Snowblower Maintenance: How to Have your Snowblower Ready and Fully Functioning

Snowblower Maintenance: How to Have your Snowblower Ready and Fully Functioning

Snowblower Maintenance: How to Have your Snowblower Ready and Fully Functioning - Excellent tips and advice to ensure you can use your snowblower when it's needed.

SNOWBLOWER MAINTENANCE: HOW TO HAVE YOUR SNOWBLOWER READY AND FULLY FUNCTIONING – In areas where heavy snowfall is common, a snowblower is much preferred to a shovel. These simple machines can clear driveways and sidewalks much faster than a single person working by hand, and the benefits are even more pronounced as the snow starts to pile up.

But snowblowers aren’t toys — they’re dangerous pieces of equipment that need to be handled properly, and by and adult. And just like any other piece of equipment, some maintenance is needed to keep it running on all cylinders. It’s wise to perform this maintenance as winter approaches, but prior to your first use of the device. Here’s a quick guide to help you properly prep your machinery for a snowy winter season.

Change the spark plugs

Your snowblower’s spark plugs are typically good for about 100 hours. Whether or not it’s time to change them depends on how often you used the snowblower last year. In some cases, such as following winters of light snowfall, you might be able to squeeze a second season of the spark plugs before replacing them. But if your machine is due for a new set, it’s easiest to replace them before there’s snow to be cleared away.

 

Replace the air filter

Your snowblower‘s air filter is probably good for about 25 hours before it needs to be changed. That can add up to once a season, if not more often, so it should be a regular part of your pre-winter routine. Some filters only need to be cleaned out, rather than replaced, so find out which type of filter your snowblower is equipped with. Foam air filters, for example, can be cleaned with hot water and dish soap — but you’ll need to let the filter air dry before you can return it to the machinery.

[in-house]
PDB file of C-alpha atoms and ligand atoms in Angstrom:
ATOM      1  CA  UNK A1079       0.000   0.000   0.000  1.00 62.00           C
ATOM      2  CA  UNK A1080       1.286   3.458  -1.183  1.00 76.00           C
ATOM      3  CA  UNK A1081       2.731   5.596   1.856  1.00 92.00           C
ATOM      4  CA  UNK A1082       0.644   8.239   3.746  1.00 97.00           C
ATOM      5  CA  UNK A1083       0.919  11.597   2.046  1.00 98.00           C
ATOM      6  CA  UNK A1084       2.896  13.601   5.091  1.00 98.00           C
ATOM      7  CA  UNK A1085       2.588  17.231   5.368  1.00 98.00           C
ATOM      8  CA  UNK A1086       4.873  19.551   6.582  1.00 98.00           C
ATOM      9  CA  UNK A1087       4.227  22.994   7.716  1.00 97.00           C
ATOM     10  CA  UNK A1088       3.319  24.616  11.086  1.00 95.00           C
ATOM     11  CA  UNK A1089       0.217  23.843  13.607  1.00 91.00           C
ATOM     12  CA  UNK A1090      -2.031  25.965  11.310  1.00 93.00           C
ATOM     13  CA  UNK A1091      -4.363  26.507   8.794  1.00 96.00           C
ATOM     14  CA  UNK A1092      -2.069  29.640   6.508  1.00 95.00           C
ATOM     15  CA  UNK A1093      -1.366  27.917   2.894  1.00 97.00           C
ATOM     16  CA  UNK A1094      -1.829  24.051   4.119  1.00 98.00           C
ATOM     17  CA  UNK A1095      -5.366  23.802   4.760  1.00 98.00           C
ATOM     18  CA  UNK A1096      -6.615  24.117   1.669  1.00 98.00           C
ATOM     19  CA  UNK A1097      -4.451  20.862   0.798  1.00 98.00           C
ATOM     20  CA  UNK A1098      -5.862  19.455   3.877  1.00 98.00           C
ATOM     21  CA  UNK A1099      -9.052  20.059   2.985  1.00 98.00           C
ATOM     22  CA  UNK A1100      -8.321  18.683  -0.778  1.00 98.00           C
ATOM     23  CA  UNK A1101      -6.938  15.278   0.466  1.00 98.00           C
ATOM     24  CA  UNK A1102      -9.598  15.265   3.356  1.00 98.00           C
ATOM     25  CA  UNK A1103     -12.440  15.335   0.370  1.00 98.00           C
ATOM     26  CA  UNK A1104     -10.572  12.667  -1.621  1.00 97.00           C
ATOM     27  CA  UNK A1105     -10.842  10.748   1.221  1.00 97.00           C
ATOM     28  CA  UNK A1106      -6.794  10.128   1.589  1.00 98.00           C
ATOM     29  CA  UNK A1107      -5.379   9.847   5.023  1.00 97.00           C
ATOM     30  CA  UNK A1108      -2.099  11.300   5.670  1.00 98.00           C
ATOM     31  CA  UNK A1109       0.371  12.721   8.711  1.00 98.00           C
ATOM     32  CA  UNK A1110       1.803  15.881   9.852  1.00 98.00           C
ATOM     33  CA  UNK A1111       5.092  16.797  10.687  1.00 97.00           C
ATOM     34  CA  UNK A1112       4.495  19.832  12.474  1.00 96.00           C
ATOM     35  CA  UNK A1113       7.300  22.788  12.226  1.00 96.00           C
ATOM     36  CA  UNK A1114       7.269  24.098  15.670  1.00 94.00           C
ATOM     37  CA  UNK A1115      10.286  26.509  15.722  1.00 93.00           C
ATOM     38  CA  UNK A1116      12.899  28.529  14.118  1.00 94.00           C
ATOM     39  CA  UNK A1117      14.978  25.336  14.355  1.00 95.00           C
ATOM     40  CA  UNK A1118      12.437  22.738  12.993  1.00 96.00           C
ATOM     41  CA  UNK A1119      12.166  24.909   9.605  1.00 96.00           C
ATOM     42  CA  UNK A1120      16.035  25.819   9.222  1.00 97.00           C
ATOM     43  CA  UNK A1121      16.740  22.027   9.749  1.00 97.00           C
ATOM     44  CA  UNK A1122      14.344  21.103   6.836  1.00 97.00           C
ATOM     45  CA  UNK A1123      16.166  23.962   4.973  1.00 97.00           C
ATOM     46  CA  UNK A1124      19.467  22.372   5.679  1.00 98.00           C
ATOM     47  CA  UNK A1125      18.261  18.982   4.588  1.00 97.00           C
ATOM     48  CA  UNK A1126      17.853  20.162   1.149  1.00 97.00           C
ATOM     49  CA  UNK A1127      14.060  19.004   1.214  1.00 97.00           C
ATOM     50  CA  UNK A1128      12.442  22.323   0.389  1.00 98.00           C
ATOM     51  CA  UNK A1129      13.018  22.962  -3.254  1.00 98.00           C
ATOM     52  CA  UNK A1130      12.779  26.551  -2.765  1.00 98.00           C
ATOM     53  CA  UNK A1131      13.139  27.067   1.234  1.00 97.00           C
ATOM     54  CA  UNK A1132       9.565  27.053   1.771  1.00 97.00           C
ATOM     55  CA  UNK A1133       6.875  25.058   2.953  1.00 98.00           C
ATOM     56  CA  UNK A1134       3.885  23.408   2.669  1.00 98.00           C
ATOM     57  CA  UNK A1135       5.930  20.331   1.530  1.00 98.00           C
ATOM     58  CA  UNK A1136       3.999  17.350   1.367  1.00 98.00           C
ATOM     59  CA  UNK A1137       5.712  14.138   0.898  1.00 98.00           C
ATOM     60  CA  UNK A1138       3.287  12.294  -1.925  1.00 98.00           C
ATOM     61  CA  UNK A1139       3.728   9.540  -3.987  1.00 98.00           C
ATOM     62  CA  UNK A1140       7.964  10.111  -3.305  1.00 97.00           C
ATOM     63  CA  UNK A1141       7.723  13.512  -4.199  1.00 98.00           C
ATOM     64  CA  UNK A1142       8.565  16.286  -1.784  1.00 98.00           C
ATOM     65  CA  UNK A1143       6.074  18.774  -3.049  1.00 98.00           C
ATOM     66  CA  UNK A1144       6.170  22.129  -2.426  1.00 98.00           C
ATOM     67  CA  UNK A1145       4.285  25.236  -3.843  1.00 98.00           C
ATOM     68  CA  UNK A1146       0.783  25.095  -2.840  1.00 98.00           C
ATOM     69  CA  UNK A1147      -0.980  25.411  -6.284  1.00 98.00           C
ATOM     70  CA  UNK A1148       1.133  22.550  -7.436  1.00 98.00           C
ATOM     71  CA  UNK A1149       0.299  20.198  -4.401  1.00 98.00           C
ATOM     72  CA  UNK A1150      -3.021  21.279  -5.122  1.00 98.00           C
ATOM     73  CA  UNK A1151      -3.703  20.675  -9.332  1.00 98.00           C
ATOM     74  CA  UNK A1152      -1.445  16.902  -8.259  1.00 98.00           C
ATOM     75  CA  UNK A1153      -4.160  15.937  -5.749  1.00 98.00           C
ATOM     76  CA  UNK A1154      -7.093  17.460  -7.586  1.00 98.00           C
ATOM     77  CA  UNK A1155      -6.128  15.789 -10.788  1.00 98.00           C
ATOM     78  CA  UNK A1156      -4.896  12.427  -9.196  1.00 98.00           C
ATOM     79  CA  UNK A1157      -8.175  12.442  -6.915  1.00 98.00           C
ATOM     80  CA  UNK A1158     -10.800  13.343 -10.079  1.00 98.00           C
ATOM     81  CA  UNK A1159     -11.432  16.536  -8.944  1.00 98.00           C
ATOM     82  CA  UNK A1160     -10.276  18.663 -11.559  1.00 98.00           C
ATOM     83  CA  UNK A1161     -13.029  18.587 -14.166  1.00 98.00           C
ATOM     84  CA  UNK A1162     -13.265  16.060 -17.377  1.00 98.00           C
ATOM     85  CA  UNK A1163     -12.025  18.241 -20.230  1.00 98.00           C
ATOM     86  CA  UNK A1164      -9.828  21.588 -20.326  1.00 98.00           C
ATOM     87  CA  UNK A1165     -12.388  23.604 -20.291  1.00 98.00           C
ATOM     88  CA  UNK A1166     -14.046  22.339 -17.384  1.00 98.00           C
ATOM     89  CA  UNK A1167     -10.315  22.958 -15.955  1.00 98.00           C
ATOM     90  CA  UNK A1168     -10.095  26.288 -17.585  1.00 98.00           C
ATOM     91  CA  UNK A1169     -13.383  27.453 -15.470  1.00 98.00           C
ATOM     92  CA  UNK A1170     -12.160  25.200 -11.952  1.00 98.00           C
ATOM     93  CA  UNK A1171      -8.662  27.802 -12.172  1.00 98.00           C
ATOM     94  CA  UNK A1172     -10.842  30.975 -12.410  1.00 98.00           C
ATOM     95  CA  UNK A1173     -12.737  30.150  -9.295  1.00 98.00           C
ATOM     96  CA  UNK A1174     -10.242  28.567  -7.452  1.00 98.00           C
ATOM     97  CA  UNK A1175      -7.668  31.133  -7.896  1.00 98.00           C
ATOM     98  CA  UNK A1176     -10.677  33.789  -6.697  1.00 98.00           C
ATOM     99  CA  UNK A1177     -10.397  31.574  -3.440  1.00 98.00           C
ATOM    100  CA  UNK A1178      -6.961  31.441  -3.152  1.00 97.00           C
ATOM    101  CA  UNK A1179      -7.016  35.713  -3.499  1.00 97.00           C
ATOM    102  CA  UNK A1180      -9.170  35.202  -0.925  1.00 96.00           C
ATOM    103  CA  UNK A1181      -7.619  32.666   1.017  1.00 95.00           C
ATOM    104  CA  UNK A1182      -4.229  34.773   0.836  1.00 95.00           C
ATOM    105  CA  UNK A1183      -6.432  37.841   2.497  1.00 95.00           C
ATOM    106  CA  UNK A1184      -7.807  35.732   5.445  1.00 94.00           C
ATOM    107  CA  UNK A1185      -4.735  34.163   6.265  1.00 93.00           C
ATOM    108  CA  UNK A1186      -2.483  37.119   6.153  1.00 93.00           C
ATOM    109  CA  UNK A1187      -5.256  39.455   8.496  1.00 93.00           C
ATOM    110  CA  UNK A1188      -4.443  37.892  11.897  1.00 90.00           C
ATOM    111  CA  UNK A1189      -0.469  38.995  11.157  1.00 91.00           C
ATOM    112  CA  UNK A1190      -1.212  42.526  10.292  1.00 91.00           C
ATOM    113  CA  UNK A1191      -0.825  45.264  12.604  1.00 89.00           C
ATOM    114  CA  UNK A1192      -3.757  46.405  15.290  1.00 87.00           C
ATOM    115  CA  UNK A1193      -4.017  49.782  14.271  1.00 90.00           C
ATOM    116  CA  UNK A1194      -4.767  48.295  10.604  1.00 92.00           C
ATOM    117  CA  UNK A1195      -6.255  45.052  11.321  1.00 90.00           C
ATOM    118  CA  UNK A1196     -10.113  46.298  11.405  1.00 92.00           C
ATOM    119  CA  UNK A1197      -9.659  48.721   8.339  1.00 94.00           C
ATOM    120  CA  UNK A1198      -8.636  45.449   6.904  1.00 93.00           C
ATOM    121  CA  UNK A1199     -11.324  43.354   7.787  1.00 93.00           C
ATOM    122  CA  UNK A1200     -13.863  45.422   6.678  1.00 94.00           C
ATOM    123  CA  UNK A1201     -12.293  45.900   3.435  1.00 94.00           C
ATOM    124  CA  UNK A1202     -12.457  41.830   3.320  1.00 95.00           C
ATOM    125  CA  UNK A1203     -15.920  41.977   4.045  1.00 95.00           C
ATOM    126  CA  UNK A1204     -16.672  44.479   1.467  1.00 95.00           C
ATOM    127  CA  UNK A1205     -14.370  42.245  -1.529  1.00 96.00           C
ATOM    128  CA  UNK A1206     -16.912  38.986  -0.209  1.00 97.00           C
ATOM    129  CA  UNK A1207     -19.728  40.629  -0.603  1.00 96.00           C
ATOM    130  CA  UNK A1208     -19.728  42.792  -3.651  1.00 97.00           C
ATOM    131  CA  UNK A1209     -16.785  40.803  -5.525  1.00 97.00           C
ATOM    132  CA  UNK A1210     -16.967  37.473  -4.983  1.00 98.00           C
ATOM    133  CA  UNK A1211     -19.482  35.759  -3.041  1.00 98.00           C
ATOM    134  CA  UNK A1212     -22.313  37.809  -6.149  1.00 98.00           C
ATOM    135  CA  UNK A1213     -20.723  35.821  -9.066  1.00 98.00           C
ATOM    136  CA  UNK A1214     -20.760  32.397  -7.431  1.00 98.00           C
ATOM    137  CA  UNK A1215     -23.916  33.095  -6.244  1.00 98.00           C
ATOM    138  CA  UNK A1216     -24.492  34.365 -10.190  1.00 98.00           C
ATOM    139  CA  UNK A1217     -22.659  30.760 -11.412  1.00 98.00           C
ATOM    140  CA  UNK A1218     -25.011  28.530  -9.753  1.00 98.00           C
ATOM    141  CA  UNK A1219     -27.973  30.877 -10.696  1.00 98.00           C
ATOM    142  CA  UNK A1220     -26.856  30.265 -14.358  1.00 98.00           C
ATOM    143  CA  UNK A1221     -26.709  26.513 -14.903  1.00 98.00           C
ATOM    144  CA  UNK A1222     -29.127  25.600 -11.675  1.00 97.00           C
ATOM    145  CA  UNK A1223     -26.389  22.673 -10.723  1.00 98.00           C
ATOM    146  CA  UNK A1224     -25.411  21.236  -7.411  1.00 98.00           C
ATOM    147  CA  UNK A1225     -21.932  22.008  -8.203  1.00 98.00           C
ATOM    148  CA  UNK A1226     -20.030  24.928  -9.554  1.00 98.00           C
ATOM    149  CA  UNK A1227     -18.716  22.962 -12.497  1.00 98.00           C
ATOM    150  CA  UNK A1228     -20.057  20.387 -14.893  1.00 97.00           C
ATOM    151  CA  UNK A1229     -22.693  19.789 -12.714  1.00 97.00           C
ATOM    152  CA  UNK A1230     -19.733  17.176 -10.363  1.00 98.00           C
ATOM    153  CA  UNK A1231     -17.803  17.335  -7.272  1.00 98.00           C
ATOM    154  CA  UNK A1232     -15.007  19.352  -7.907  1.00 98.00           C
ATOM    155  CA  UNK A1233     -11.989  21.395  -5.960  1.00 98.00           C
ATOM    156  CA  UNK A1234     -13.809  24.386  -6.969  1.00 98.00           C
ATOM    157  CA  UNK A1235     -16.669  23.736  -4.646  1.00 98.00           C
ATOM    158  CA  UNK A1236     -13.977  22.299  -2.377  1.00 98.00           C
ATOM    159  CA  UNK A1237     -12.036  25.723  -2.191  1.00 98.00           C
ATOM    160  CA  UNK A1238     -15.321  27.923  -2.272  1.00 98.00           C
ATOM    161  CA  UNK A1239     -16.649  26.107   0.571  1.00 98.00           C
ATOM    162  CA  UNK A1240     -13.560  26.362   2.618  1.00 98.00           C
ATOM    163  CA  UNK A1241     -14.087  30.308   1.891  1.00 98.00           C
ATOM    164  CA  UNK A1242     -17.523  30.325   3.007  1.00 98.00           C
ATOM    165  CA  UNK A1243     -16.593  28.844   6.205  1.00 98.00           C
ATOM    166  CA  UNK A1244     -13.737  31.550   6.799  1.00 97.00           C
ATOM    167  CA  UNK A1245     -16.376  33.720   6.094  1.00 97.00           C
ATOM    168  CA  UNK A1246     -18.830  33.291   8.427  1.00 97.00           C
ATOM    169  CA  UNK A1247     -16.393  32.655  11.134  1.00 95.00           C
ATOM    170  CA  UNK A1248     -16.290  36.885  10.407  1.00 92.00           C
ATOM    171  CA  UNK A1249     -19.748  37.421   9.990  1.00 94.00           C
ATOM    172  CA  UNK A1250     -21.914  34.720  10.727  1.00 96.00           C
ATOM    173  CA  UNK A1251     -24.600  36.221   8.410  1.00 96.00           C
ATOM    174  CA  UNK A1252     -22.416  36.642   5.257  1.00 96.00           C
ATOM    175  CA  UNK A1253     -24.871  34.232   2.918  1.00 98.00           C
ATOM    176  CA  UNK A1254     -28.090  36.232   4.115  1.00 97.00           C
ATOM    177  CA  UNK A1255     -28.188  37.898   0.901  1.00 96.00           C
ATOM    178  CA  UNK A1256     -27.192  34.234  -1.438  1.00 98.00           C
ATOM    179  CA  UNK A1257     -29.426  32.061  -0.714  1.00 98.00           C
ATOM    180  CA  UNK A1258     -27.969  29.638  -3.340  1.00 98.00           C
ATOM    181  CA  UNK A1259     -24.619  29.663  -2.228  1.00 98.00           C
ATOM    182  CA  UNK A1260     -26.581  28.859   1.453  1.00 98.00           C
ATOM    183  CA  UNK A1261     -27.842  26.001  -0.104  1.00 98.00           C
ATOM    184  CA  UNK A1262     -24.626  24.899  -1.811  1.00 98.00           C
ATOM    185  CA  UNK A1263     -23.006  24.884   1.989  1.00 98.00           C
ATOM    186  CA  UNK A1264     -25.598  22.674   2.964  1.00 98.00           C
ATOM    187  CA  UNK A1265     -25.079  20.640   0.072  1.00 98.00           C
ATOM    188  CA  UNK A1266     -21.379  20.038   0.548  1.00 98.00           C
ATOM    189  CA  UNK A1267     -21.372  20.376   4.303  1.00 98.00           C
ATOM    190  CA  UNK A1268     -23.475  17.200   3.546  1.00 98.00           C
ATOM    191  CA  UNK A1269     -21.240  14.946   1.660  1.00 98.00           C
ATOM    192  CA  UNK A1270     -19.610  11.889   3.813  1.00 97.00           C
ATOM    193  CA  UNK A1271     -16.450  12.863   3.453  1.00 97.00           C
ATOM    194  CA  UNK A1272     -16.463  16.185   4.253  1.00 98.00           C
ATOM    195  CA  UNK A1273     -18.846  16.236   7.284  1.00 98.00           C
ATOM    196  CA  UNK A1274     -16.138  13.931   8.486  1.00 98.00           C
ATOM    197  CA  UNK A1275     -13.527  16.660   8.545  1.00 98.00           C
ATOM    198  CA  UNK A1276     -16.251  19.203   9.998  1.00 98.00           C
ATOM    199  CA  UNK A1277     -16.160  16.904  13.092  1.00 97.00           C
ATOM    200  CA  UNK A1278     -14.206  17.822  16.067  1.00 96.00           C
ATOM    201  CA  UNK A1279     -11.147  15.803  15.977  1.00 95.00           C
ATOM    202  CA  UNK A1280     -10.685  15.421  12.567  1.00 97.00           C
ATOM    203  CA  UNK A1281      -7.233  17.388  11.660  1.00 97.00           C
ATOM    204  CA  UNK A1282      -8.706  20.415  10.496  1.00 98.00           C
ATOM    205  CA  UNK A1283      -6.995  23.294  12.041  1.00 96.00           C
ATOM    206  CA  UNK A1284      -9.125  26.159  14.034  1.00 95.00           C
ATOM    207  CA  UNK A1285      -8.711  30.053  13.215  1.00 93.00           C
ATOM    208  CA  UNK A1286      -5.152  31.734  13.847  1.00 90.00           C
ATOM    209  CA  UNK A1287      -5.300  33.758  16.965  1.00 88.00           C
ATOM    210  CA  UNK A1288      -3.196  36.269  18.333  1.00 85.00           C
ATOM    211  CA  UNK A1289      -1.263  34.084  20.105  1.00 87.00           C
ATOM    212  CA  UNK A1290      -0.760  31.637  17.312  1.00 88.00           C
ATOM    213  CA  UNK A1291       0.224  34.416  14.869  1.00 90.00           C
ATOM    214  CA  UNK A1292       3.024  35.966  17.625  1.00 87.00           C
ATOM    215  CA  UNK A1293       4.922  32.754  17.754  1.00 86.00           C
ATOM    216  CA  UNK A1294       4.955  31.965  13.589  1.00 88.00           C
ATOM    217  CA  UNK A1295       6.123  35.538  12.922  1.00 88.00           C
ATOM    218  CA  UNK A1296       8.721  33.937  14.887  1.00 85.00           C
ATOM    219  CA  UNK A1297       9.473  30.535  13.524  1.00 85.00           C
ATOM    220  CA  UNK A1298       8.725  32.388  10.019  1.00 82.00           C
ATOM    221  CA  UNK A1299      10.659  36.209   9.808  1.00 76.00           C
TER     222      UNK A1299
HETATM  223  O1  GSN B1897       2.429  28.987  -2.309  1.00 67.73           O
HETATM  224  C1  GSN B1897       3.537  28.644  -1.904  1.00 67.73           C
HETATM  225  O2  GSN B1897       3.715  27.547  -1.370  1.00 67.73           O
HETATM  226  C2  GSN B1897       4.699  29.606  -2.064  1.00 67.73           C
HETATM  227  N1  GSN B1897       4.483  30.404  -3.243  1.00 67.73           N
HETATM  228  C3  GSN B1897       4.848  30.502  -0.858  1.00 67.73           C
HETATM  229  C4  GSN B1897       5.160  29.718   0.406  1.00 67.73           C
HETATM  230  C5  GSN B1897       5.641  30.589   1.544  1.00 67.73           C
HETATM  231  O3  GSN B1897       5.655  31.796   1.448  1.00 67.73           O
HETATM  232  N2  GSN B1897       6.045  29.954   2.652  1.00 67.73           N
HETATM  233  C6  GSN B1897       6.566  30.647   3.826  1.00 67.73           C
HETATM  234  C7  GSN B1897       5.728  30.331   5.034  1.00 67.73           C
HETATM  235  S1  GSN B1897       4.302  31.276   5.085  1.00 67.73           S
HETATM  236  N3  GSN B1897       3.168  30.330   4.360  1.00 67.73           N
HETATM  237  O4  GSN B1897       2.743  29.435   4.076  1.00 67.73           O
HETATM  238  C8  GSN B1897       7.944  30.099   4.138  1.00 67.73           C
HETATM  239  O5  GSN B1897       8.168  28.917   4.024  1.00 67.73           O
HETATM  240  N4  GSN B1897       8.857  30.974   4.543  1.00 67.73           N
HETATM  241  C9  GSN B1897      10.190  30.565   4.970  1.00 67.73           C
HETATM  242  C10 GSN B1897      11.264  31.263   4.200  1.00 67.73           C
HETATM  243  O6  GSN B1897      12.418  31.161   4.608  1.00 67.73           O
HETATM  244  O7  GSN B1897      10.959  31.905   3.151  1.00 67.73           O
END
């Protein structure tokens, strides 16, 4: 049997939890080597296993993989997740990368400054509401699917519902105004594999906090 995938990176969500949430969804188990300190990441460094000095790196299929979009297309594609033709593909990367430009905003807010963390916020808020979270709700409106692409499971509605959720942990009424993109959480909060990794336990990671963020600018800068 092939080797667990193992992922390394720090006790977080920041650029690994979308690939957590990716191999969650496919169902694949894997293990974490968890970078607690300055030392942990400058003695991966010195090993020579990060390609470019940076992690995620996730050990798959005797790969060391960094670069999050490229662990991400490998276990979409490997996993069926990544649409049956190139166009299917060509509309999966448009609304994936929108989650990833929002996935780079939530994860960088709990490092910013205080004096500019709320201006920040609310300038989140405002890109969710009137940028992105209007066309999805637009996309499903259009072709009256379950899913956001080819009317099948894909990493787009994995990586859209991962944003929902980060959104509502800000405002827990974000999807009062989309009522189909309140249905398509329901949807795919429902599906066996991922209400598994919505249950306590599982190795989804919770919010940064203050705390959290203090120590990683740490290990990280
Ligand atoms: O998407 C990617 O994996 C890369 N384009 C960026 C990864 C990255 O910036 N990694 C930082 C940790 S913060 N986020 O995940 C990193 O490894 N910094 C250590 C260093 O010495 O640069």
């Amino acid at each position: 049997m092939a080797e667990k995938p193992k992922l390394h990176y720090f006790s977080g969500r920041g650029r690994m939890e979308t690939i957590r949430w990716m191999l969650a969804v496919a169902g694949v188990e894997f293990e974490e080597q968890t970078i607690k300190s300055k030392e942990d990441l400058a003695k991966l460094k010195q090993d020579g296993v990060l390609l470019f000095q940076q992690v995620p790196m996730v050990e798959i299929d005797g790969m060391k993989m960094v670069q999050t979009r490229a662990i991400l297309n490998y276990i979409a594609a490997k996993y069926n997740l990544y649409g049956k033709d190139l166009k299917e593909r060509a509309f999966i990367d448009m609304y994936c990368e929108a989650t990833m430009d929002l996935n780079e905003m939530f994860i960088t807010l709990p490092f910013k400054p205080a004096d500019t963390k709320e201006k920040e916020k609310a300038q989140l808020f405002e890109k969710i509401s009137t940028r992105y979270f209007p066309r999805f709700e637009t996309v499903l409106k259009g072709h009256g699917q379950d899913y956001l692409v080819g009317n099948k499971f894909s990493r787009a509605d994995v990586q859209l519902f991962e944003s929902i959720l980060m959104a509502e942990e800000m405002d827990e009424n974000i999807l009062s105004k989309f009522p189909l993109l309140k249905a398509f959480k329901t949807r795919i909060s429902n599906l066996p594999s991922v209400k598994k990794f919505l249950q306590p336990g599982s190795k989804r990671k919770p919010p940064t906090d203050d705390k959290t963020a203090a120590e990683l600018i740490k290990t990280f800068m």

Air up tires

Air expands as it warms and contracts as it cools. Given the seasonal change your tires have gone through, it’s possible they’re low on air. Poorly inflated tires will have bad traction and could increase the risk of the snowblower — and the operator — slipping on slick driveways and sidewalks. Make sure the tires are aired up to the owner’s manual’s specifications before you use the equipment.

 

Tighten all bolts and shear pins

Over time and with repeated use of your snowblower, some parts might start to loosen. Take time prior to the first snowstorm to do a quick inspection of the machine and tighten any bolts or sheer pins that can loosened up. If a bolt or pin comes off during use it could lead to much larger problems — especially if any loose metal gets inside the machinery.

 

Adding lubrication

Lubricating the moving parts on your snowblower will reduce friction and keep these parts from locking up while the machine is being used. Add lubricating grease to wheel bearings, impeller bearings and auger bearings and test each part to make sure it turns properly. If you endure a lot of snowfall over the course of the winter, you might want to check these parts again to make sure they’re still properly greased.

 

Fueling up

If you did your end-of-season maintenance right, the machine should be empty of all fuel, or at least be outfitted with some fuel stabilizer in the gas tank. Make sure you refuel and add some fuel stabilizer to the mix to avoid damaging the engine.

In addition to your seasonal maintenance, make sure you have a basic upkeep routine for before every use. You’ll want to make sure the machine’s gas and oil are properly filled up, and it might not hurt to check the tire pressure — especially if temperatures have fluctuated considerably. Follow these simple steps and you’ll extend the life of your snowblower and prevent many frustrating breakdowns.

 

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  • http://www.facebook.com/donna.wozny.7 Donna Wozny

    Excellent tips and reminders! Often a neglected piece of equipment until it doesn’t run right, thank-you for the important checklist.